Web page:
The VR landscape continues to grow as more and more companies are coming out with a variety of VR products such as apps, sensors and head-mounted displays (HMDs). Impression Pi is one of those companies, and it claims its HMDs can deliver a number of features that could rival big companies such as Oculus and HTC.
Measuring 95 x 175 x 90 mm, the Impression Pi relies on a small motherboard, called the Core, that resides behind the faceplate. In addition to two lenses, the device also features an integrated CPU/GPU, an IMU sensor, and an IR tracker. This combination supposedly gives the HMD the unique abilities to display both VR and AR and employ gesture controls and wireless positional tracking.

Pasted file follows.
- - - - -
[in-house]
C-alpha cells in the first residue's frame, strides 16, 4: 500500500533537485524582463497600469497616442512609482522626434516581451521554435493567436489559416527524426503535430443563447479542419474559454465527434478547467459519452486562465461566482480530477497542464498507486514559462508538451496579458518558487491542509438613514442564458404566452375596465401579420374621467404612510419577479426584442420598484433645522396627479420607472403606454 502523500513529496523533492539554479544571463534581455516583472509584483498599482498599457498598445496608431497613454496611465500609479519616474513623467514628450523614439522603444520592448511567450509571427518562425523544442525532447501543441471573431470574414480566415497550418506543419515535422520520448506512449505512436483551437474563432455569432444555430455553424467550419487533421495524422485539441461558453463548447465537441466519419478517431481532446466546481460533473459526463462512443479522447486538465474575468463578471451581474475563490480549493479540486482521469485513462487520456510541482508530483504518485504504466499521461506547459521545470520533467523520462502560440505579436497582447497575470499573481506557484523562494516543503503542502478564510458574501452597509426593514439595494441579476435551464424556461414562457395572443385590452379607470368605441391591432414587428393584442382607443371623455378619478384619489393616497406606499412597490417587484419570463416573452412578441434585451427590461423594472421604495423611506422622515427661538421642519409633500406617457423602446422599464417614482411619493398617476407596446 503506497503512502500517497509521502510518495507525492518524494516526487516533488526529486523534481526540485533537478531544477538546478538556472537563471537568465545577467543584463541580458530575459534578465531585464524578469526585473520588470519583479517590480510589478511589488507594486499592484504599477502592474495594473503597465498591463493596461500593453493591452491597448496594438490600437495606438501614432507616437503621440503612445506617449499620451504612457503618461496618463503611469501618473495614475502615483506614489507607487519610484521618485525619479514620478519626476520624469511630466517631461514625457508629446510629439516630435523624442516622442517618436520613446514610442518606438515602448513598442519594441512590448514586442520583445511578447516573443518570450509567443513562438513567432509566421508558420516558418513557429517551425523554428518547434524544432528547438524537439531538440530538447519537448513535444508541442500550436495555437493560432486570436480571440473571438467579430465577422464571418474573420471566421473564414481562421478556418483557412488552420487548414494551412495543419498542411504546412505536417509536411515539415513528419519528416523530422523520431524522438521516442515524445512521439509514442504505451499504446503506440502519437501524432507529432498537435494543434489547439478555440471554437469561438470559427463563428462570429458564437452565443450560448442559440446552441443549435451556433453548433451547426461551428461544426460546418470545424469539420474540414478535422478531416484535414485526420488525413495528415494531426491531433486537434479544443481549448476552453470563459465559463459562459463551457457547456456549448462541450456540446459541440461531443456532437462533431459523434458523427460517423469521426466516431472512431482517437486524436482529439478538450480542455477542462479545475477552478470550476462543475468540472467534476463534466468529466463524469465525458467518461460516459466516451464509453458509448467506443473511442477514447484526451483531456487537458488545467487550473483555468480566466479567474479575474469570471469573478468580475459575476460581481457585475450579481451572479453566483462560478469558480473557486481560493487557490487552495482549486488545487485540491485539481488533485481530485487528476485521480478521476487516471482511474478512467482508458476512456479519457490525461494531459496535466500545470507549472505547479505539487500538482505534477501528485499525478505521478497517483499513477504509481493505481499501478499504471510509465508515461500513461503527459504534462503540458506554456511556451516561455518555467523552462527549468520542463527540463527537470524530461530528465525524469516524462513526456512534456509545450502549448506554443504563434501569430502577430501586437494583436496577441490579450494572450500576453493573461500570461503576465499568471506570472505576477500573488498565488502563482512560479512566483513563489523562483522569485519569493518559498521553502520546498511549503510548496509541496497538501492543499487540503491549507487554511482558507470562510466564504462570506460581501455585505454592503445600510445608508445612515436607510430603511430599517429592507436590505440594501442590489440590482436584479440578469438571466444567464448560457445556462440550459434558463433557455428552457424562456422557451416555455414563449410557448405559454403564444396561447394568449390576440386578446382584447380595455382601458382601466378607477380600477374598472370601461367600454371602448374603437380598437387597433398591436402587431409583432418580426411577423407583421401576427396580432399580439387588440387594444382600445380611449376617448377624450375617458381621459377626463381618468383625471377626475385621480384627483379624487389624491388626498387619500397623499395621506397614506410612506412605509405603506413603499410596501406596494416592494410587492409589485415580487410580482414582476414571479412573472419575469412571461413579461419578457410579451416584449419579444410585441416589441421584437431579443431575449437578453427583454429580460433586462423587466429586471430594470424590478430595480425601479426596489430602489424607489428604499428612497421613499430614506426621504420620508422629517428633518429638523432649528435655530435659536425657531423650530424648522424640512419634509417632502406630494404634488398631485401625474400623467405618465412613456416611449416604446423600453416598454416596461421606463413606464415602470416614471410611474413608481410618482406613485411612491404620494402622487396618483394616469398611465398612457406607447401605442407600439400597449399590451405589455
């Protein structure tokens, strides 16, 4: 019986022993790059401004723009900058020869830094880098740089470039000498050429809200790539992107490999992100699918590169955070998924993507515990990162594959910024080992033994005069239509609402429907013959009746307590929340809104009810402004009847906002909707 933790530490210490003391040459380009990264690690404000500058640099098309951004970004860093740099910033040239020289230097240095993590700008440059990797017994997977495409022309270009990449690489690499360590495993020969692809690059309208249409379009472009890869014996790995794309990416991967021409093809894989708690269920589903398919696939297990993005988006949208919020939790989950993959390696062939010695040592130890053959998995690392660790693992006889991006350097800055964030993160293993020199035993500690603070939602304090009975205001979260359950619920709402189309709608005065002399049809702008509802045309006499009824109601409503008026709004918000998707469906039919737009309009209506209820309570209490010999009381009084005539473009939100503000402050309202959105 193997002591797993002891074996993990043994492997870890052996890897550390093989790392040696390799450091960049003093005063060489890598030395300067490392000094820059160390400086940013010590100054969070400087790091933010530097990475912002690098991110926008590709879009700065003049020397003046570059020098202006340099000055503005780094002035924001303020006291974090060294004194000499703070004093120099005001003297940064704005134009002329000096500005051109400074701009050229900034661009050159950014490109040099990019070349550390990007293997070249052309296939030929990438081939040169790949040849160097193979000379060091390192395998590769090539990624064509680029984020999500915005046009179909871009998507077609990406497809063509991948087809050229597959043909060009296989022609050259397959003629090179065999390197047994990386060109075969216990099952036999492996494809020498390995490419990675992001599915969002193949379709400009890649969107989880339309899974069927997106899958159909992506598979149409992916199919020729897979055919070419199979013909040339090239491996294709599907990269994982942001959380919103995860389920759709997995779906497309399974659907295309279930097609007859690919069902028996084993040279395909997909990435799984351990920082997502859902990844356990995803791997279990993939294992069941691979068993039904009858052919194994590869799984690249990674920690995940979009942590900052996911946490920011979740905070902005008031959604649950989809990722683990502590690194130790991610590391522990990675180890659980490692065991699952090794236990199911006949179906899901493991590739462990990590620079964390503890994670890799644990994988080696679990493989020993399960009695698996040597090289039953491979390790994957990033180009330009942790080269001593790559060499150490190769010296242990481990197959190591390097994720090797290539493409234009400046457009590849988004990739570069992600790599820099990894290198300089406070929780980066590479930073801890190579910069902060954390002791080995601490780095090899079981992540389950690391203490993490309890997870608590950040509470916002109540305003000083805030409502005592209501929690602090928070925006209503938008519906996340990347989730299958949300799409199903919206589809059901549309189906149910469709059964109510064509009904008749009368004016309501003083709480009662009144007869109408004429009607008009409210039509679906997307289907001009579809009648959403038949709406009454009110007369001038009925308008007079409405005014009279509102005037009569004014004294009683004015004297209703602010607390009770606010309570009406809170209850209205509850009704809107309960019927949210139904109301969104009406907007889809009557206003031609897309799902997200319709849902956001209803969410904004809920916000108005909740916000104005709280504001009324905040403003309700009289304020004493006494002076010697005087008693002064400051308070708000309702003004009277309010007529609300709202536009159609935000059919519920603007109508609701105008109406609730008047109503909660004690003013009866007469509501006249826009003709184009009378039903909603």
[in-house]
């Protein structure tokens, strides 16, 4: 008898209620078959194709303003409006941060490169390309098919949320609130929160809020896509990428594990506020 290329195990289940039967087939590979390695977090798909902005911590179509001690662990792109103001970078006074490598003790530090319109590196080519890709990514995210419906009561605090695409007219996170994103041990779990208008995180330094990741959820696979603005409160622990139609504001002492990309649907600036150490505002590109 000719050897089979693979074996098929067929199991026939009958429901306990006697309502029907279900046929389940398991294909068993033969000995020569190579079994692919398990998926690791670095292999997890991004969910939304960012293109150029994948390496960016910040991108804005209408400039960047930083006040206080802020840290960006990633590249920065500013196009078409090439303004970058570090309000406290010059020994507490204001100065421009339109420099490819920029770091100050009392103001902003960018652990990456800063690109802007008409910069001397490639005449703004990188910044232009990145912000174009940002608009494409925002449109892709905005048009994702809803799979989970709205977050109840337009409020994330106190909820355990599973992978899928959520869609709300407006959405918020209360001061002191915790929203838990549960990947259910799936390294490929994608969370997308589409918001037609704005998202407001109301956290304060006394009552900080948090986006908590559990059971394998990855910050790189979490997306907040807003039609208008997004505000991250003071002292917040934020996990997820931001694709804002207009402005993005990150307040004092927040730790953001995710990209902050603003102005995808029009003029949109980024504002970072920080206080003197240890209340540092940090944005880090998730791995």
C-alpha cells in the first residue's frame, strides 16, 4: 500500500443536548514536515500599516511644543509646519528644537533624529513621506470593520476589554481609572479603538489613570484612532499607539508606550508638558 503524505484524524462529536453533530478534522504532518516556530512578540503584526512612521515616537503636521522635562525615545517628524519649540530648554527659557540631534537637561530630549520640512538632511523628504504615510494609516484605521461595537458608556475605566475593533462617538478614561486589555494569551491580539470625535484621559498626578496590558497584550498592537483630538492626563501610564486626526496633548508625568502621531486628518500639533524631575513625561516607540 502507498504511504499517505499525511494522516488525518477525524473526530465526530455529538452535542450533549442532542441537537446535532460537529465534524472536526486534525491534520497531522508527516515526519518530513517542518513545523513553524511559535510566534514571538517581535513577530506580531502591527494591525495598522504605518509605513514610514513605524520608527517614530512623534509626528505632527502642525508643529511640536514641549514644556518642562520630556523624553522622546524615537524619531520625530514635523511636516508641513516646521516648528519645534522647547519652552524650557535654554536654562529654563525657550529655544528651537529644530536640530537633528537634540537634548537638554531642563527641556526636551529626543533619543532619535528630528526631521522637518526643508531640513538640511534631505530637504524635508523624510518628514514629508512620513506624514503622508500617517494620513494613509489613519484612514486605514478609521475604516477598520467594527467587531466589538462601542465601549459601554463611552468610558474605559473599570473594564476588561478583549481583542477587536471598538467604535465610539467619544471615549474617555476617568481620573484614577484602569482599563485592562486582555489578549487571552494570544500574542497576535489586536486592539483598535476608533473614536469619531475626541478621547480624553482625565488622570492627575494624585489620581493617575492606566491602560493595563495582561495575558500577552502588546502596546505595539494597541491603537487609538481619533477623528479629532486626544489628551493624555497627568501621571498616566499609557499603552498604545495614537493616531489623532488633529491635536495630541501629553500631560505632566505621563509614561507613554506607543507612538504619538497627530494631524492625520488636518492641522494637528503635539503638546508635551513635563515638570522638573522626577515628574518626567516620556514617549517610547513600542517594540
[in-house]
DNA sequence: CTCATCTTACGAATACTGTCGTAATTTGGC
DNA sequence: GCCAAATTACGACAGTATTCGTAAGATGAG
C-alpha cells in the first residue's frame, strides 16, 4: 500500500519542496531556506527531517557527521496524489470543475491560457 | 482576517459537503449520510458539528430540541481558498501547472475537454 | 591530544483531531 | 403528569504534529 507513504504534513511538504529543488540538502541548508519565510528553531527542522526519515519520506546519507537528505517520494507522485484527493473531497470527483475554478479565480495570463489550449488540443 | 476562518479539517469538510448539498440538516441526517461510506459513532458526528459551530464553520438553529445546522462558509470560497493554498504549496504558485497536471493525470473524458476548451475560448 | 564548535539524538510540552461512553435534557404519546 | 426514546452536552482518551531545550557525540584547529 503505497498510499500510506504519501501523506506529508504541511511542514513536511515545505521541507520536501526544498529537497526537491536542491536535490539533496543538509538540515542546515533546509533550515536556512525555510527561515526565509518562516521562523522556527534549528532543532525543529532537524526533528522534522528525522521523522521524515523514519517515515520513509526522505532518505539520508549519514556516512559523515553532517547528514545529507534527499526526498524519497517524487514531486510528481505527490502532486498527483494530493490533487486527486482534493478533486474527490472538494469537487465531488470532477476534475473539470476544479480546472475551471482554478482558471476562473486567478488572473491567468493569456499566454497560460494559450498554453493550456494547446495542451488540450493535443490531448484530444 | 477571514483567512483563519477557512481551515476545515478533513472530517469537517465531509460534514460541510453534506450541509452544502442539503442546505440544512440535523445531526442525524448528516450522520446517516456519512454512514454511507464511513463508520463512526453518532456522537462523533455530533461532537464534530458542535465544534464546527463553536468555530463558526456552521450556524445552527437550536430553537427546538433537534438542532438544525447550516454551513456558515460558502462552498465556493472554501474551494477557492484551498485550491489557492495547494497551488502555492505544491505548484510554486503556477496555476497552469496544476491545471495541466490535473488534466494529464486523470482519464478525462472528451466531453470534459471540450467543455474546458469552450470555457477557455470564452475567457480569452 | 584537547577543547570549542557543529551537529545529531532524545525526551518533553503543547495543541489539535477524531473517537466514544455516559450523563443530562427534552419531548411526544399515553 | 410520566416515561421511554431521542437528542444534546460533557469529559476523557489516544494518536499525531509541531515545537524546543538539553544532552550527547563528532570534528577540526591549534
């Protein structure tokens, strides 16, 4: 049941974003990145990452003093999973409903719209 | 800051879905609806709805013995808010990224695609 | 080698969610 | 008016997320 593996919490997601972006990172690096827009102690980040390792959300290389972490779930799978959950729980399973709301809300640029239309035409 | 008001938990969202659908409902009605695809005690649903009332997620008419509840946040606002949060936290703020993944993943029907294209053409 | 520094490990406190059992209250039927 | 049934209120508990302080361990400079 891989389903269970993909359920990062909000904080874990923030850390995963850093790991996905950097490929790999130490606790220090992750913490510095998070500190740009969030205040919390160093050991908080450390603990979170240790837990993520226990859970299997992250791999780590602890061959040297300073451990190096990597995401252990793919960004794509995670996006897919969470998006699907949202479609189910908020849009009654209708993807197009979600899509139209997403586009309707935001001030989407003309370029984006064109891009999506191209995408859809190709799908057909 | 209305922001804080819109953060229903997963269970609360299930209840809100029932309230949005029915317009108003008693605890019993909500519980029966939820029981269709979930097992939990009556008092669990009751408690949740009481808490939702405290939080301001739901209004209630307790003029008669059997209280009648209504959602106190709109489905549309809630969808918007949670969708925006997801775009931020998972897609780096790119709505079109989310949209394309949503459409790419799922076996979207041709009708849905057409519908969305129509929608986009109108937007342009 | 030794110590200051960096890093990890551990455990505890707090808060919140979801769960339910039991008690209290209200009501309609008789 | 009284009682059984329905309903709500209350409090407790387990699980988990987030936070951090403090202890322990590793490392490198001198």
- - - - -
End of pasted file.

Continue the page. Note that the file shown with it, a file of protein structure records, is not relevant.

Leap Motion is on a similar path, putting all of its efforts into implementing its hand-tracking sensors on the most popular HMD models. Last week, it announced a partnership with Razer to put the Leap Motion sensor on the faceplate as well as a separate peripheral on Razer's OSVR HMD.
The combination of virtual and augmented realities is interesting, but the company has yet to reveal the details of how it actually works. All we know is that it's the result of the HMD's dual lenses and an algorithm in the software code. The combination captures real world images and combines it with virtual objects, but it also keeps track of the space around the user, as well as their hand placements, to make the experience as realistic as possible.
The ability to wirelessly track your position is a big deal, as the VR demos I've experienced all had a certain limitation either due to the length of the wire or because the tracking sensor only had so much space to cover. The only company we're aware of that comes close to wireless positional tracking is Sulon, with its Cortex HMD, but even that is still early in the development phase. Nevertheless, the Impression Pi aims to be a completely wireless HMD.